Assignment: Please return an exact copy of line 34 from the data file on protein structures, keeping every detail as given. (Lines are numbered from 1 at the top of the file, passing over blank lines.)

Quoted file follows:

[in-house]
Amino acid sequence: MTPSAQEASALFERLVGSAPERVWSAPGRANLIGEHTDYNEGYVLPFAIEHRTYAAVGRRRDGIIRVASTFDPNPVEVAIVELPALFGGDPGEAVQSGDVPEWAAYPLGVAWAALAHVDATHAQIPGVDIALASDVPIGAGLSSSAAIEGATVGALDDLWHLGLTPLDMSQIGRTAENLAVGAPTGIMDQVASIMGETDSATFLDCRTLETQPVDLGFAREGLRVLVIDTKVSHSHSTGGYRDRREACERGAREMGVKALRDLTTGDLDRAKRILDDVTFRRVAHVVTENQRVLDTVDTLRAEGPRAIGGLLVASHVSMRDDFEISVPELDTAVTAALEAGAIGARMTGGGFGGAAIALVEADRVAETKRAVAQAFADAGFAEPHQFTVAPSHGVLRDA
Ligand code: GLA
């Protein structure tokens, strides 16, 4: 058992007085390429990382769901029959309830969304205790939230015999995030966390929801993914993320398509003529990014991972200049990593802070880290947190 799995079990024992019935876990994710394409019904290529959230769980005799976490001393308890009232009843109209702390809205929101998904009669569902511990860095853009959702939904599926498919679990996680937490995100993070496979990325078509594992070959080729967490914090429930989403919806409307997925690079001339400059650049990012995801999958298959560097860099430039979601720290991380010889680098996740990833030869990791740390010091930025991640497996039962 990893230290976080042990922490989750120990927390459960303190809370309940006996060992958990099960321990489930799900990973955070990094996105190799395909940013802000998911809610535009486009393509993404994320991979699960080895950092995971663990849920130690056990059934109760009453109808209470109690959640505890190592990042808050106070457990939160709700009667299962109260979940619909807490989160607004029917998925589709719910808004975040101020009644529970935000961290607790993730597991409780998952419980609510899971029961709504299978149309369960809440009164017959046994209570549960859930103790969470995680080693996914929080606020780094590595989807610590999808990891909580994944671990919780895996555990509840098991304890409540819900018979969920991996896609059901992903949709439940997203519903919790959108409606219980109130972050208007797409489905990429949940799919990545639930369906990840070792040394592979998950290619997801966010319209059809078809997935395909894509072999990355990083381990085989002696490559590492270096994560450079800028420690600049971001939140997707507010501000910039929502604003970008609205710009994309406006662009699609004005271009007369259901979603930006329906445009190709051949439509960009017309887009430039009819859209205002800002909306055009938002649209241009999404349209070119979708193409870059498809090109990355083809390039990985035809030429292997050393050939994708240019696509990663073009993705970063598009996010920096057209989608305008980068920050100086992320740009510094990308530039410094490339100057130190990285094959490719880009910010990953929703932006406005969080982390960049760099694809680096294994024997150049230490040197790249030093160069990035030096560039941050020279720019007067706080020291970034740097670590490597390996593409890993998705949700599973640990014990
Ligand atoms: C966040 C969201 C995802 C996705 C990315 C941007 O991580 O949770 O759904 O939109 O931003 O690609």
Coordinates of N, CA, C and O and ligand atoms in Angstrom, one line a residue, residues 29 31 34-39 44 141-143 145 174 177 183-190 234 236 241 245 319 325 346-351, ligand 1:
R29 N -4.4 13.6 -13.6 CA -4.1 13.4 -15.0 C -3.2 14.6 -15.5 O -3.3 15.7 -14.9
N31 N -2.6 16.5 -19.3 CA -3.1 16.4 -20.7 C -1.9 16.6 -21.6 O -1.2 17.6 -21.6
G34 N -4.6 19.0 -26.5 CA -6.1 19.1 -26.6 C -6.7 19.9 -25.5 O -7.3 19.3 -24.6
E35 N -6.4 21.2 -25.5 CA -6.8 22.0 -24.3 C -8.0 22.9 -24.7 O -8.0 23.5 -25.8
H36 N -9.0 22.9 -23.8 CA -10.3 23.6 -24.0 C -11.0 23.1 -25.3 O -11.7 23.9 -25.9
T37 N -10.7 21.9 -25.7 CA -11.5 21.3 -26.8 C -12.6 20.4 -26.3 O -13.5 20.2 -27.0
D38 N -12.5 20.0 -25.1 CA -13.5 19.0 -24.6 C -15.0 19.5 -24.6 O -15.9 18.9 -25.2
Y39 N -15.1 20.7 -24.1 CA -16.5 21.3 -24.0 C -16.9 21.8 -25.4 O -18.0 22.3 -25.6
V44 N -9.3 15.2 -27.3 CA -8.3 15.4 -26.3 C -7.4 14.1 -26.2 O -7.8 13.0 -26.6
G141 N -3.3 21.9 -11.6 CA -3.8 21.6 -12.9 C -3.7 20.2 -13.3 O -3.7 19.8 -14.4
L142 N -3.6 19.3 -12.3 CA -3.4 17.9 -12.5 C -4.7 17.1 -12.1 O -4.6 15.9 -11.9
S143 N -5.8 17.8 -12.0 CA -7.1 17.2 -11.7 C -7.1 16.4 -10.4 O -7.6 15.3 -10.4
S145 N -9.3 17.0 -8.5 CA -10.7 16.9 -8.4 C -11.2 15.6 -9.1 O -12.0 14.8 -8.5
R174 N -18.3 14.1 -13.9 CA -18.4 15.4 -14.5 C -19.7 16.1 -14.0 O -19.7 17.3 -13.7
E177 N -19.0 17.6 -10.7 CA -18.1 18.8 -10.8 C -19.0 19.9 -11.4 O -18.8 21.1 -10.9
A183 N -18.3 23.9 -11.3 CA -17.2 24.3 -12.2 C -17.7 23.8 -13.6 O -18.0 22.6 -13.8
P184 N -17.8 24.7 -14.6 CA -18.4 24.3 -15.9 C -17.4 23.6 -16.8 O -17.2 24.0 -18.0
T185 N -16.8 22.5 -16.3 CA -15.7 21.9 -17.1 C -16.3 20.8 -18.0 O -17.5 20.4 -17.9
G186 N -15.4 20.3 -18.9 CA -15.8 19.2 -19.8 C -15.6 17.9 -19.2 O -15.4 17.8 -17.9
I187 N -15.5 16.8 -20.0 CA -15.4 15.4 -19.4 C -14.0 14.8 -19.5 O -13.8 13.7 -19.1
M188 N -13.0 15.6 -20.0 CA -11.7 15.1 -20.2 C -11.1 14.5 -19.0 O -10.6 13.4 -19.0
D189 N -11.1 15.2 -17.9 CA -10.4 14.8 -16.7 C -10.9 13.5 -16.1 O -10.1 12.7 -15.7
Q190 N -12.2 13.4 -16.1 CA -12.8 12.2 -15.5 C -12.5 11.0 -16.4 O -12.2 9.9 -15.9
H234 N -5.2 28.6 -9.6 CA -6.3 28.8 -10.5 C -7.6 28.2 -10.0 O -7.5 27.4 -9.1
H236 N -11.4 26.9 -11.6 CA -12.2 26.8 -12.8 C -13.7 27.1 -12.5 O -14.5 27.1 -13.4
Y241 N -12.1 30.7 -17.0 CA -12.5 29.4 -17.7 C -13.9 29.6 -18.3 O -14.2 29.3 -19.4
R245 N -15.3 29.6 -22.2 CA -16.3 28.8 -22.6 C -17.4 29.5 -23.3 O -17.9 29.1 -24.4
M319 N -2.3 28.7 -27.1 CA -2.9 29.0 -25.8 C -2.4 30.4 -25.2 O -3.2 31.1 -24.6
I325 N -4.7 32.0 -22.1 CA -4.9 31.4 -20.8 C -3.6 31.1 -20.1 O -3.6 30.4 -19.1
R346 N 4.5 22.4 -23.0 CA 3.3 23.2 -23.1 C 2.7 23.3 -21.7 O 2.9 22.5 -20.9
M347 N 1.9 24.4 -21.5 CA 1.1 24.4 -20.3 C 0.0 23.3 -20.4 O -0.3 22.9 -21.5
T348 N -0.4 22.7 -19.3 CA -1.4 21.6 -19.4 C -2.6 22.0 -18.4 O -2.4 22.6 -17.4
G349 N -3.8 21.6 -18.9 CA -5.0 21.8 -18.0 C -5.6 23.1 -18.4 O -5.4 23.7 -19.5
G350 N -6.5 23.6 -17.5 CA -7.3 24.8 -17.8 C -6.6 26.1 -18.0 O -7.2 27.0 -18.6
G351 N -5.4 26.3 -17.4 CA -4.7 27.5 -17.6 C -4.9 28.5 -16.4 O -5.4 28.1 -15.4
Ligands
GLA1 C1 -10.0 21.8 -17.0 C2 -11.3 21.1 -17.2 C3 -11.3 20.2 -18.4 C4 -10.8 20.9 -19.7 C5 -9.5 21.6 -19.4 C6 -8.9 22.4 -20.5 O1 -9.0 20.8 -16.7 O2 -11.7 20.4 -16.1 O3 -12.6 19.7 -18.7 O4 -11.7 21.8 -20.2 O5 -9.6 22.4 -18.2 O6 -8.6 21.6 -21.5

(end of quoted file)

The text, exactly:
M319 N -2.3 28.7 -27.1 CA -2.9 29.0 -25.8 C -2.4 30.4 -25.2 O -3.2 31.1 -24.6